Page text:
Financial management is critical in Government. The role of Ministers and Assistant Ministers is to expound and propagate policy in the Government. Most of those policies have a major bearing on the use of finances. So, it is very important if they are trained so that they can know the basic financial management practices. For example, in some Ministries, you will find some Assistant Ministers who do not understand regulations on imprests. They do not know that an imprest has to be returned within 48 hours. They are supposed to know what the money they are allocated is supposed to do. Basic financial management is very critical when it comes to the implementation of projects. You will find some officers particularly constitutional office holders and Assistant Ministers in some Ministries holding imprest to the tune of millions of shillings,
Mr. Mwaita, you have already exceeded the time you were granted!
Thank you, Mr. Temporary Deputy Speaker, Sir.
Mr. Temporary Deputy Speaker, Sir, I thank all the hon.Members for supporting this Motion. I do not want to belabour the points that have been raised.
There is a land that we want to live in. Whether the President is Mr. Omingo, Dr. Khalwale, Mr. Mututho or any other hon. Member, there is a land we want to live in where Cabinet Ministers will function efficiently. They will also work according to the responsibilities they are given. There is that land we want to go to, where Cabinet Ministers will be different from what we see today. Today, even when the President is shown on television with the Ministers he appointed, you will find that they do not even have laptops. It is a shame! They look like the Cabinet of the late Mzee Jomo Kenyatta in the 21st Century. Some of the Cabinet Ministers do not even have computer literacy. What kind of capacity do we have in our Ministers? We want a properly functional Cabinet, and we want to see it functioning properly.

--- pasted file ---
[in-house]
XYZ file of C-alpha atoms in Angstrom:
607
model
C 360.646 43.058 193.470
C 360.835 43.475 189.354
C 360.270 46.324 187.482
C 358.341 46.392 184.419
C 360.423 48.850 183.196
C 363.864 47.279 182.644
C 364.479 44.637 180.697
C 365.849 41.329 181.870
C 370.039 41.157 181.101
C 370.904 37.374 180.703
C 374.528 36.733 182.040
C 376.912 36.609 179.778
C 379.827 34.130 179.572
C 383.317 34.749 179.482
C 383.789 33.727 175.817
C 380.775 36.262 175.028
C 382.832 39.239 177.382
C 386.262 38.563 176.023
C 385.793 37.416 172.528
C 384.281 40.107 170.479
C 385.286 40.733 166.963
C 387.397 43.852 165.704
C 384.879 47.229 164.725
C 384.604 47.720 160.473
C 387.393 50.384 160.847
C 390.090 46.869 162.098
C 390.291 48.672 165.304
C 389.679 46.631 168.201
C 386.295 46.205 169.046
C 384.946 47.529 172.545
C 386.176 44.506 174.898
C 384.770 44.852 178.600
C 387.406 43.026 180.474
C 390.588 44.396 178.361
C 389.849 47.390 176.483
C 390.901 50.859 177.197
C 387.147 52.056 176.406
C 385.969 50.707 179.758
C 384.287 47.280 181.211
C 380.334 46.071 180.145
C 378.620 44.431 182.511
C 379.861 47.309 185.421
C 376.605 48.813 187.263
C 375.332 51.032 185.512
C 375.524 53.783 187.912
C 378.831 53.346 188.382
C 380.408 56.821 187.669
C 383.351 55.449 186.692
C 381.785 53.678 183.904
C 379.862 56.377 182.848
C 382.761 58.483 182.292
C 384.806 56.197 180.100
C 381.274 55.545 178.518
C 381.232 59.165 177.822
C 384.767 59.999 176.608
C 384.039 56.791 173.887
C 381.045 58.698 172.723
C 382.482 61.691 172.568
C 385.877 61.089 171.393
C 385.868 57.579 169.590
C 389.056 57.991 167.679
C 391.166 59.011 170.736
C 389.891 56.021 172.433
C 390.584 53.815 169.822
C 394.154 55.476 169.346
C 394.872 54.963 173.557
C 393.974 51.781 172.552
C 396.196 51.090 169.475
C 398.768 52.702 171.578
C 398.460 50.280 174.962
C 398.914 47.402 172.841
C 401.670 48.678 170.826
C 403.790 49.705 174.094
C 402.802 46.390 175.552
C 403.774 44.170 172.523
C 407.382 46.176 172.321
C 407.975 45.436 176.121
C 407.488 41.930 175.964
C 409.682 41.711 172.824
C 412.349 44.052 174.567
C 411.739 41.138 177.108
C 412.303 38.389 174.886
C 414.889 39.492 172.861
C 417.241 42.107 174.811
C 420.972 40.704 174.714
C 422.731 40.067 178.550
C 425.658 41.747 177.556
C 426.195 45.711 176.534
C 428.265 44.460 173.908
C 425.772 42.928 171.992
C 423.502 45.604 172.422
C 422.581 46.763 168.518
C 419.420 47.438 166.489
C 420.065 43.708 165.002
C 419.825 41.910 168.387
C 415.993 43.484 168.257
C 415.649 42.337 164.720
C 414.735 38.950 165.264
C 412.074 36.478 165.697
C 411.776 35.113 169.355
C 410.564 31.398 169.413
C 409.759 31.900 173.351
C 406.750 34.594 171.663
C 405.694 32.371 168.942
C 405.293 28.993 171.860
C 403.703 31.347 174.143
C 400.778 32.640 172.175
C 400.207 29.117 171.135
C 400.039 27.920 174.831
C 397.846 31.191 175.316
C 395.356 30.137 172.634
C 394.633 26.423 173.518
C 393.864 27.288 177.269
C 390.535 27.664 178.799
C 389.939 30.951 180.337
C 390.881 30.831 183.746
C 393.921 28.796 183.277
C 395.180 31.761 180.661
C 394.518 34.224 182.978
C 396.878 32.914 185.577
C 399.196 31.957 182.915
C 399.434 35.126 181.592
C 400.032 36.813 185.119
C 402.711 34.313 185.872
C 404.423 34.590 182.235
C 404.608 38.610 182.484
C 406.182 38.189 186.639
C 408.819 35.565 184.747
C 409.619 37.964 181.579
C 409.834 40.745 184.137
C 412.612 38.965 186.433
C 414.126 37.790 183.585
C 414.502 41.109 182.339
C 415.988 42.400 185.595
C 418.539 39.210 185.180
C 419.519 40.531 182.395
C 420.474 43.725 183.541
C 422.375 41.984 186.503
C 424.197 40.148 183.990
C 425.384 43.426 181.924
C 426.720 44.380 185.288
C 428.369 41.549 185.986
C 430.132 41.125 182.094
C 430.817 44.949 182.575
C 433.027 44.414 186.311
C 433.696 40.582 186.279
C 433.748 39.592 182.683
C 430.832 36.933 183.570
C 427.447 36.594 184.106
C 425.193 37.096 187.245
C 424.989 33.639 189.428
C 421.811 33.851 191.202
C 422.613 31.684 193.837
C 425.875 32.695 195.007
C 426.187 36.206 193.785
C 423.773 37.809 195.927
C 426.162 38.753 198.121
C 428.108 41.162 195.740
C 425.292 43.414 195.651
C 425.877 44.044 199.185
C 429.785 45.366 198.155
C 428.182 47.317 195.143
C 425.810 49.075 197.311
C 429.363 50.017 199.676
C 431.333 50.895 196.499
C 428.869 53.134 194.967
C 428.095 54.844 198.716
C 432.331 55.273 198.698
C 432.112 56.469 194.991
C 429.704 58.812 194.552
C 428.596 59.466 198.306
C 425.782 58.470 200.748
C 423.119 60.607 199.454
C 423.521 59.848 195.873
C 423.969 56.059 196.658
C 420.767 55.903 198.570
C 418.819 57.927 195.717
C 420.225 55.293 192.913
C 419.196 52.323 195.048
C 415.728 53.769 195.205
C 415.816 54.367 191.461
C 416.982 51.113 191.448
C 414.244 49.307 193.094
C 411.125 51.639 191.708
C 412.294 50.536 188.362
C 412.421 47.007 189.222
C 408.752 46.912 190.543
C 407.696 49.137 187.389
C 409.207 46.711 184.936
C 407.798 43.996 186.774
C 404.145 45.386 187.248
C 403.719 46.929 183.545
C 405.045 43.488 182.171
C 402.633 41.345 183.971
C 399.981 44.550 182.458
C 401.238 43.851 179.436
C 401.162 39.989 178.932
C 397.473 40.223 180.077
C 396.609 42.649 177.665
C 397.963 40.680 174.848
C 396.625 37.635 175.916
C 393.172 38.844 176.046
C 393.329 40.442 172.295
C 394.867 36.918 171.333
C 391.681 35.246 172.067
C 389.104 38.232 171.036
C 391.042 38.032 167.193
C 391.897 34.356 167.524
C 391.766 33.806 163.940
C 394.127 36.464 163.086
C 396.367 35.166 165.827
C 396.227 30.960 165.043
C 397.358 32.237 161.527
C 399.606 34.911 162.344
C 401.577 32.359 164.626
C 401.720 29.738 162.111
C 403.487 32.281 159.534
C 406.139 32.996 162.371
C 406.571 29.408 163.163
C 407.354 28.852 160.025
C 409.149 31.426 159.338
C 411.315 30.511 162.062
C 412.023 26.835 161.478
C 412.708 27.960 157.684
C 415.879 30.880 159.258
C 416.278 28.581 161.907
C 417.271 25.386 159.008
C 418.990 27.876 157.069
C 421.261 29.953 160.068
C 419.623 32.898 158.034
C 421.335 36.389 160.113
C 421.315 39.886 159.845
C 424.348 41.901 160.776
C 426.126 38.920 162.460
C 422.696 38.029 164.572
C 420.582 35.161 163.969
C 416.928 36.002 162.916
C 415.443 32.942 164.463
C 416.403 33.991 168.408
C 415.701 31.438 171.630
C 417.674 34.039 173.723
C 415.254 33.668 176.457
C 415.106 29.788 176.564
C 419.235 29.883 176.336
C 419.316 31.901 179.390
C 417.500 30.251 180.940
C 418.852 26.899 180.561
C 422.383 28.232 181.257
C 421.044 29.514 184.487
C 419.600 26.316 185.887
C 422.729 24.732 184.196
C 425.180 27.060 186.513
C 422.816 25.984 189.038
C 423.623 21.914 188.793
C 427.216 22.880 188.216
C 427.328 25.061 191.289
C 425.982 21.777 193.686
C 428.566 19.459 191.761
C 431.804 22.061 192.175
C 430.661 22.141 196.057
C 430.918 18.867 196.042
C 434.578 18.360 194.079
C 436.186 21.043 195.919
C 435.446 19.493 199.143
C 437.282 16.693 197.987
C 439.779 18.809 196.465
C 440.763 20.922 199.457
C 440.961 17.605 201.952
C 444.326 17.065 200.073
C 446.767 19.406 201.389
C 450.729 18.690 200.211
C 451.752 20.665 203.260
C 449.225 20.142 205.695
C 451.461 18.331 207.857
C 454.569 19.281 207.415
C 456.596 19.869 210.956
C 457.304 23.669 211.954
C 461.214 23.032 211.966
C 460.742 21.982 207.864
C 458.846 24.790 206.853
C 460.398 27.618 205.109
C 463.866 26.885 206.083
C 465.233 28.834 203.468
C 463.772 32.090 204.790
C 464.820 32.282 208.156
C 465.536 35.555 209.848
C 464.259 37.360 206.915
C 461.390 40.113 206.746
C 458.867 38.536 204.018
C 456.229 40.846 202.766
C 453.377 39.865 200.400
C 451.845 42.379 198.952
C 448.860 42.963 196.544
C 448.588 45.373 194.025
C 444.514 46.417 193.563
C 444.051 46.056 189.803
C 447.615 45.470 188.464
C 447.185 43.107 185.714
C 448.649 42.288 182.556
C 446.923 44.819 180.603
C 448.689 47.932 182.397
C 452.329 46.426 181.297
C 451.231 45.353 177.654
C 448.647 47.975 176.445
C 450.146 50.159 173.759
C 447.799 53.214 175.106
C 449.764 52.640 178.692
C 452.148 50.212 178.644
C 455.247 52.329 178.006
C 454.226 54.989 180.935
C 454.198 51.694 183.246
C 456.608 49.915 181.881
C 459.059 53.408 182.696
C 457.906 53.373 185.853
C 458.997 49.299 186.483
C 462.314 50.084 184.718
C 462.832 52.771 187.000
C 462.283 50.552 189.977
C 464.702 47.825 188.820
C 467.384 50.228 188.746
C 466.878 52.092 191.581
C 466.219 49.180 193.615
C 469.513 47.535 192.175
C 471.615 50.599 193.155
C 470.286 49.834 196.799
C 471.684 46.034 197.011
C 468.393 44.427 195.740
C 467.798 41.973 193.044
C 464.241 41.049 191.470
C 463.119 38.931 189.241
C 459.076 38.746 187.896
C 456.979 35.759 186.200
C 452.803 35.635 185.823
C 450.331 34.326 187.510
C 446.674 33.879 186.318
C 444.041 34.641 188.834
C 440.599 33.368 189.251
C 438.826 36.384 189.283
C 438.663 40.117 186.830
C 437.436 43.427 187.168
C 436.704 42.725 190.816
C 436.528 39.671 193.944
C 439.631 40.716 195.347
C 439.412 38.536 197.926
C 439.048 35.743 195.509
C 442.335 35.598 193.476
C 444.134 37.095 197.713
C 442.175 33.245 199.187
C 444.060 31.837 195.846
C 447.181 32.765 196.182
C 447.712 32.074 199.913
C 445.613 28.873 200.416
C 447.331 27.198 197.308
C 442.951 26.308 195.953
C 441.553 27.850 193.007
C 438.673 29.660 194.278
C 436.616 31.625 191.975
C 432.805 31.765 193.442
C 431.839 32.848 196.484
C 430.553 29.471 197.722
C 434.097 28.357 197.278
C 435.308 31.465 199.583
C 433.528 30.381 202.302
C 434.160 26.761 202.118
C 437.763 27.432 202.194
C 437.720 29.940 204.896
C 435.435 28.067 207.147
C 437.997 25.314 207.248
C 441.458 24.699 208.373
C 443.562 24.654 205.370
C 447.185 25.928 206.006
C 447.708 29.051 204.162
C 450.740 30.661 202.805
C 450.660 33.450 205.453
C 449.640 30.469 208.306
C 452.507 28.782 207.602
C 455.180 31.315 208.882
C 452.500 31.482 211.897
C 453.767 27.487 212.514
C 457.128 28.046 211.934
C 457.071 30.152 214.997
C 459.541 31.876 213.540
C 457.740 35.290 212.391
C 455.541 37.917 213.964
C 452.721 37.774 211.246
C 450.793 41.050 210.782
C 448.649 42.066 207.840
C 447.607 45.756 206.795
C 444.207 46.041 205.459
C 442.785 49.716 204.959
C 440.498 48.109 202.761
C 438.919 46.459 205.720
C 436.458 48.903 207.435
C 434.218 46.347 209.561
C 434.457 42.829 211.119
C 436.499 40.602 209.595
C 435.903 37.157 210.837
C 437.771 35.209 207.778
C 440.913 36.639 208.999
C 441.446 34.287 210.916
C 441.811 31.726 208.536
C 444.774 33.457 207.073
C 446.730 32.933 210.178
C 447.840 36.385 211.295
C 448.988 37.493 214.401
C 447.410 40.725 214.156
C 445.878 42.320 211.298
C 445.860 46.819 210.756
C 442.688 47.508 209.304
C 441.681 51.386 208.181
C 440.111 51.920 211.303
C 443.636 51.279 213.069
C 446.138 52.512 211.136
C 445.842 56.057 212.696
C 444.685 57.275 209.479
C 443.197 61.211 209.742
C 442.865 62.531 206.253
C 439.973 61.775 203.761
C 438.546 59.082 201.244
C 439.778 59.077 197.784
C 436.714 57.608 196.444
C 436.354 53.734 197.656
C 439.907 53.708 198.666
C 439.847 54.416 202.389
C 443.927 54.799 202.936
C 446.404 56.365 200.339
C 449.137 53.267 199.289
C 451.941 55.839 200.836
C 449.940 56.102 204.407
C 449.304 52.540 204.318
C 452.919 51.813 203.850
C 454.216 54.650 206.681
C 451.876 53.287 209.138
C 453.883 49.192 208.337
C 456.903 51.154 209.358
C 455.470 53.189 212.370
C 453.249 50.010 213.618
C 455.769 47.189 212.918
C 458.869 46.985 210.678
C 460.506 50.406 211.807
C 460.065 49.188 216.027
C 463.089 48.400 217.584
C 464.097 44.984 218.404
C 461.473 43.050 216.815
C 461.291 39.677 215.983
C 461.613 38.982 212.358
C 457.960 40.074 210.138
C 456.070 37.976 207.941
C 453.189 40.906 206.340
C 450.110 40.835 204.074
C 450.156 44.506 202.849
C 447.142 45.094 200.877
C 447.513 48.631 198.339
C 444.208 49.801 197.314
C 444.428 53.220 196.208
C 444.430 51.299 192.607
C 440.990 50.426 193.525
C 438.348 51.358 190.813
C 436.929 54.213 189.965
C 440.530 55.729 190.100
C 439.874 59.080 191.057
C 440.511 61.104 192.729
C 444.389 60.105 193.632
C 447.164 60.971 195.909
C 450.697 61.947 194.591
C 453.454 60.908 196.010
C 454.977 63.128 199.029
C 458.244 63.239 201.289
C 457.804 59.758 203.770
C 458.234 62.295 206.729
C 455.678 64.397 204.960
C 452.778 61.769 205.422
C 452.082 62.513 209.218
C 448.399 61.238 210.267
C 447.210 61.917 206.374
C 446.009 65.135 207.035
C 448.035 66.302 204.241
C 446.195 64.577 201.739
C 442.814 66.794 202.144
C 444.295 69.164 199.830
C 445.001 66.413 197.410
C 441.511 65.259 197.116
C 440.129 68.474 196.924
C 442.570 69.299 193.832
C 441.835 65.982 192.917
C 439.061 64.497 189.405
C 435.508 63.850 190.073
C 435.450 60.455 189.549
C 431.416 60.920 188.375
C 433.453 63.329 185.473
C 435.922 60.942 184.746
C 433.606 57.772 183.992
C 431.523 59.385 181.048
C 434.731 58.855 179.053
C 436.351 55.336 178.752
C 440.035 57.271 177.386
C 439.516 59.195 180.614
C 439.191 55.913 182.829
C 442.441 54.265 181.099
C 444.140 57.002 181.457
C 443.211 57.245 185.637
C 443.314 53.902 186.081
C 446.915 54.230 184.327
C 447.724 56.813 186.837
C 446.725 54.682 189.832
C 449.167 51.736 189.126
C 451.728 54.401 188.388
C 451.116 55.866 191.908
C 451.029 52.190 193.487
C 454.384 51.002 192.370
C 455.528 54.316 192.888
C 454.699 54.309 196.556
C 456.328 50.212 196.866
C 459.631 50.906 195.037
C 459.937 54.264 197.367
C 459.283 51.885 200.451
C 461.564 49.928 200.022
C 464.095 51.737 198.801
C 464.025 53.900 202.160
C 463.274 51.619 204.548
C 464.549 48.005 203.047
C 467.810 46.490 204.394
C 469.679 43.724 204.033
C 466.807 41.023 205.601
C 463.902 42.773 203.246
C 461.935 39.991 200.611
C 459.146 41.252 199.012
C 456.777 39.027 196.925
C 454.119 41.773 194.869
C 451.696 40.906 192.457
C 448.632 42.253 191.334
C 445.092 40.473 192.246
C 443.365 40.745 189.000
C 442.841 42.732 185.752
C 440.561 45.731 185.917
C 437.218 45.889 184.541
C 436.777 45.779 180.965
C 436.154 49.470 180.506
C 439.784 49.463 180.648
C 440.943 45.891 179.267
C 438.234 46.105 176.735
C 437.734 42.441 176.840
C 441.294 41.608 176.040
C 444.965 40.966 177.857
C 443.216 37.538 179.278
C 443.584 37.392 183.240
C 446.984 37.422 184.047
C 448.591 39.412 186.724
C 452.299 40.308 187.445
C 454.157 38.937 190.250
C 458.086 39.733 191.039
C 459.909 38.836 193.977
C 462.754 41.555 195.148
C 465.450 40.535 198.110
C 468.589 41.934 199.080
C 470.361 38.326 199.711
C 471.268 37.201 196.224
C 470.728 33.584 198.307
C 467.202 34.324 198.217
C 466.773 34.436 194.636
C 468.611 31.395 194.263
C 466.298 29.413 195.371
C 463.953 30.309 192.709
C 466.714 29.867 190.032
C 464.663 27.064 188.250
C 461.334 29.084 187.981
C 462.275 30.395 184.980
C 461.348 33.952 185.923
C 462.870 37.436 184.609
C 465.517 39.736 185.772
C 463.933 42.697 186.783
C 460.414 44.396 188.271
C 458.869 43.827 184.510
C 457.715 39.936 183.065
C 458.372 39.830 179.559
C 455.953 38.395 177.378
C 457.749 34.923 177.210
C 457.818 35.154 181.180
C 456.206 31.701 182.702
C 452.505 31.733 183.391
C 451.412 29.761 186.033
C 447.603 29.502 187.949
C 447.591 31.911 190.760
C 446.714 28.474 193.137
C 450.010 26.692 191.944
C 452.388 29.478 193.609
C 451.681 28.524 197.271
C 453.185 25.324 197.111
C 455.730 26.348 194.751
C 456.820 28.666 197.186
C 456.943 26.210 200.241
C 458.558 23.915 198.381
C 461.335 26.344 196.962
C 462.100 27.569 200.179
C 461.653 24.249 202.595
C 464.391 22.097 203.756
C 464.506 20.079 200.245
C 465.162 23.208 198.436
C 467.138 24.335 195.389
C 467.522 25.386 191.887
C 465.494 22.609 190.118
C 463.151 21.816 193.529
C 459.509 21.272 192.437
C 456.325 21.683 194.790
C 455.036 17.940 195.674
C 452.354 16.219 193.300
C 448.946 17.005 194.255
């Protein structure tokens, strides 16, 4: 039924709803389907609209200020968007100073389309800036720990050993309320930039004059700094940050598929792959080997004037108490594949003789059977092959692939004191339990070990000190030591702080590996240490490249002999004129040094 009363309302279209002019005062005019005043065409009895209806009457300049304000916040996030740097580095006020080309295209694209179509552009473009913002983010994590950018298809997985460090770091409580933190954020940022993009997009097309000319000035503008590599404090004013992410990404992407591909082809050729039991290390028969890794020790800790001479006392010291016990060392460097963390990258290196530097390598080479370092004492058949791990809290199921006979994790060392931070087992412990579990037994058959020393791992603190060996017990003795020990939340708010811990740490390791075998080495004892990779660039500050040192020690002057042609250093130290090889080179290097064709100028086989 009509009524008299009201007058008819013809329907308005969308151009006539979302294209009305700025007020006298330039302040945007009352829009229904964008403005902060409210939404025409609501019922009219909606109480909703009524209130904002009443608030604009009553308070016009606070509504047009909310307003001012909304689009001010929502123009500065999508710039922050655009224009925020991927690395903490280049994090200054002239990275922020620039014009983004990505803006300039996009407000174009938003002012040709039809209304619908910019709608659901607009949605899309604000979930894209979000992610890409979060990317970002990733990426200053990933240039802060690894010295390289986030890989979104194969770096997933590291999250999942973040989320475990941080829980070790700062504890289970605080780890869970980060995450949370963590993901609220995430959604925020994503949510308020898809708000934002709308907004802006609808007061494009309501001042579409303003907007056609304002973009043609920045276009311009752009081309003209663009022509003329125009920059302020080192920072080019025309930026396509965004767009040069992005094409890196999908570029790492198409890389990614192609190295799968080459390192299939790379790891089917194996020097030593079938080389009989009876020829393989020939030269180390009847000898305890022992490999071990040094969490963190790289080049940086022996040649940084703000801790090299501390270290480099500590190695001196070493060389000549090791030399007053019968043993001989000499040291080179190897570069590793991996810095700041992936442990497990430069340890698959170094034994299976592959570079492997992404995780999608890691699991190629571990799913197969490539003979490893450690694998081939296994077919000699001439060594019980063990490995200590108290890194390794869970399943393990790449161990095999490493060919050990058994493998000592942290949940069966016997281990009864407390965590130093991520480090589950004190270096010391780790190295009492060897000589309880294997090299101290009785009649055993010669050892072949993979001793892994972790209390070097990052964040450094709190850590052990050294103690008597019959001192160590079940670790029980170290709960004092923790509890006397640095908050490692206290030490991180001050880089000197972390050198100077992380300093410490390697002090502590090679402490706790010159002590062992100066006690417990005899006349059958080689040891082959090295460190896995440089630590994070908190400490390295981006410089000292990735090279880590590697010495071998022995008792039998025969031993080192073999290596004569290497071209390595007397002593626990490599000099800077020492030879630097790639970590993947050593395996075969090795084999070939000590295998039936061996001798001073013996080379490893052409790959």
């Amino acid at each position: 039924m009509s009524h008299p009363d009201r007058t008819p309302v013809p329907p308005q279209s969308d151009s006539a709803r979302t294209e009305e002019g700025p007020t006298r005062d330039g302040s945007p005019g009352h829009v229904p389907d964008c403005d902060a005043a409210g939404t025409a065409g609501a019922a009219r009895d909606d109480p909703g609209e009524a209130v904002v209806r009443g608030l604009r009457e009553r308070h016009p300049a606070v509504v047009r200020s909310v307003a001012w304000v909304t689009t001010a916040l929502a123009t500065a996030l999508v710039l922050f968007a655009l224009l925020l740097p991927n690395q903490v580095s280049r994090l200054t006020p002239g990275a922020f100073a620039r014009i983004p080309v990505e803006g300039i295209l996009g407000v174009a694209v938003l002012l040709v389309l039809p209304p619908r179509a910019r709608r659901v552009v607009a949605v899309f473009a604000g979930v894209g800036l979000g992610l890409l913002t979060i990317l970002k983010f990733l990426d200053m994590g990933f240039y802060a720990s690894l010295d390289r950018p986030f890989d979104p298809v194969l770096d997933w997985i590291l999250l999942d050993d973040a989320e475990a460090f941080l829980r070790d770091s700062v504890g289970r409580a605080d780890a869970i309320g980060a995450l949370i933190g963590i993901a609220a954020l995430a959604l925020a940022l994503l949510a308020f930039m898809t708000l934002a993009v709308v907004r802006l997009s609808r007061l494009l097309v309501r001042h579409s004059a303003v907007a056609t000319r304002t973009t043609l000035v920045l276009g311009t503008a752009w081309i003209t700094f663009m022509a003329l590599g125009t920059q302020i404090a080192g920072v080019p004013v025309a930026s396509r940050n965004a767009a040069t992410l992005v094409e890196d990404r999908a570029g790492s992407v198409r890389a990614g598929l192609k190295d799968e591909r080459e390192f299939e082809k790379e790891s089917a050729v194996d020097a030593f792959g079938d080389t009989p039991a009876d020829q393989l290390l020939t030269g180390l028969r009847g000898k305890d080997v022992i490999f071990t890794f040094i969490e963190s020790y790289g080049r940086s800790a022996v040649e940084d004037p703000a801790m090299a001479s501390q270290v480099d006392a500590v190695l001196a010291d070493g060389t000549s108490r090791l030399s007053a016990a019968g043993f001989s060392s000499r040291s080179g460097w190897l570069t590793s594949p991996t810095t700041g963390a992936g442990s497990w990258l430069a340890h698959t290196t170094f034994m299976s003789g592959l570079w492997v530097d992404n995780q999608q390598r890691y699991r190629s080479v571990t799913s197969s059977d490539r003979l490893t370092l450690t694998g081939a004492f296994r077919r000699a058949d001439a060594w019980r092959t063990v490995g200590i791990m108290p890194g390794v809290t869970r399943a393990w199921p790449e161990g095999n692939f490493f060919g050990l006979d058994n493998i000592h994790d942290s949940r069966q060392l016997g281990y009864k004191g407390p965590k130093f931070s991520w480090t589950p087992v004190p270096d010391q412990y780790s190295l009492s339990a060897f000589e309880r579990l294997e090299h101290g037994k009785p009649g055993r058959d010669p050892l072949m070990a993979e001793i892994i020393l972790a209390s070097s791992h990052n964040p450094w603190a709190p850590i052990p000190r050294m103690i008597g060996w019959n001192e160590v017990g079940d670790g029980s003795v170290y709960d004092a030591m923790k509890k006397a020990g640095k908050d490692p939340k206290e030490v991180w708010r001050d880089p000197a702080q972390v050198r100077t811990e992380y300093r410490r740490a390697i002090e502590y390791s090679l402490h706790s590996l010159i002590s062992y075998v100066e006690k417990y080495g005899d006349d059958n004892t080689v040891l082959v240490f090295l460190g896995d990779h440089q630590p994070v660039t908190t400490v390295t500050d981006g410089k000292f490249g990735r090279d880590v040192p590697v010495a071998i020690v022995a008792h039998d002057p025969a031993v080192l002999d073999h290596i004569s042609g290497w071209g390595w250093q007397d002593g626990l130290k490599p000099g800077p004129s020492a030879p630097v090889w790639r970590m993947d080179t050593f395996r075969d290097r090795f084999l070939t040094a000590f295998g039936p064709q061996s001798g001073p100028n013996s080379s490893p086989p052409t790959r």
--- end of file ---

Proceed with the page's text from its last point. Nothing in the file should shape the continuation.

On a point of order, Mr. Temporary Deputy Speaker, Sir. Is it in order for the hon. Member to just give a blanket condemnation of all of us, Ministers and Assistant Ministers, by saying that we do not have computer literacy?
He said some of you. He did not say all of you.
Mr. Temporary Deputy Speaker, Sir, definitely, I know that Mr. Omingo is computer literate. However, amongst them, when you say âmouseâ, they do not think of a computer mouse. They think of a rat. It is a shame that in the 21st Century, we have incapacitated Ministers sitting in the Cabinet meetings as if we are in Mzee Jomo Kenyattaâs Cabinet. We need to move forward.
It is my prayer that when we set up the implementation Committee, under Standing Order No.196, it will follow up and make sure that this Motion is implemented by the Government because time has come for us to move forward.
With those few remarks, I beg to move.
( Question put and agreed to)
Hon. Members, on that note, we will interrupt business and resume business at 2.30 pm.
The House rose at 12.30 p.m.